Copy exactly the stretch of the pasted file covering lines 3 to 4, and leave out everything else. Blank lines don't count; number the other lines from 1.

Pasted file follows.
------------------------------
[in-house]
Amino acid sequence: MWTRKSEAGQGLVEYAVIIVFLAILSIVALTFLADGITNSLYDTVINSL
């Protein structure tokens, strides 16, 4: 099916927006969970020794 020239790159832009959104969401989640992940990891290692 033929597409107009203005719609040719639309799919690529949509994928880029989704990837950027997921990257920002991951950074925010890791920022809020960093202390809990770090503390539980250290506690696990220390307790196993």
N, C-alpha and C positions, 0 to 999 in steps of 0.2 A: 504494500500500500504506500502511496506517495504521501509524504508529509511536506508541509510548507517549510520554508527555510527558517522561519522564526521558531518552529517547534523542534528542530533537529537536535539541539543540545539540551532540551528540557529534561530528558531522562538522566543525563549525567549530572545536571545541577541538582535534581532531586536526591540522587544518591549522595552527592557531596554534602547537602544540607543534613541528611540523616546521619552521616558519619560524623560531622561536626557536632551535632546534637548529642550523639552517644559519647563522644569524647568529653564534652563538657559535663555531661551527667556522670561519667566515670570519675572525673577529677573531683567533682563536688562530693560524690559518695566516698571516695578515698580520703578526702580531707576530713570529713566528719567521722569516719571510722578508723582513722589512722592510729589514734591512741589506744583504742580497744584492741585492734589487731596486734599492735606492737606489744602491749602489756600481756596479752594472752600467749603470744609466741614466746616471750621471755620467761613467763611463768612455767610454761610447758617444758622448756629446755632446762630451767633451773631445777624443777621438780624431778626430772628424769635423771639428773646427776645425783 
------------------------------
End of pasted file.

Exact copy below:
């Protein structure tokens, strides 16, 4: 099916927006969970020794 020239790159832009959104969401989640992940990891290692 033929597409107009203005719609040719639309799919690529949509994928880029989704990837950027997921990257920002991951950074925010890791920022809020960093202390809990770090503390539980250290506690696990220390307790196993």
N, C-alpha and C positions, 0 to 999 in steps of 0.2 A: 504494500500500500504506500502511496506517495504521501509524504508529509511536506508541509510548507517549510520554508527555510527558517522561519522564526521558531518552529517547534523542534528542530533537529537536535539541539543540545539540551532540551528540557529534561530528558531522562538522566543525563549525567549530572545536571545541577541538582535534581532531586536526591540522587544518591549522595552527592557531596554534602547537602544540607543534613541528611540523616546521619552521616558519619560524623560531622561536626557536632551535632546534637548529642550523639552517644559519647563522644569524647568529653564534652563538657559535663555531661551527667556522670561519667566515670570519675572525673577529677573531683567533682563536688562530693560524690559518695566516698571516695578515698580520703578526702580531707576530713570529713566528719567521722569516719571510722578508723582513722589512722592510729589514734591512741589506744583504742580497744584492741585492734589487731596486734599492735606492737606489744602491749602489756600481756596479752594472752600467749603470744609466741614466746616471750621471755620467761613467763611463768612455767610454761610447758617444758622448756629446755632446762630451767633451773631445777624443777621438780624431778626430772628424769635423771639428773646427776645425783 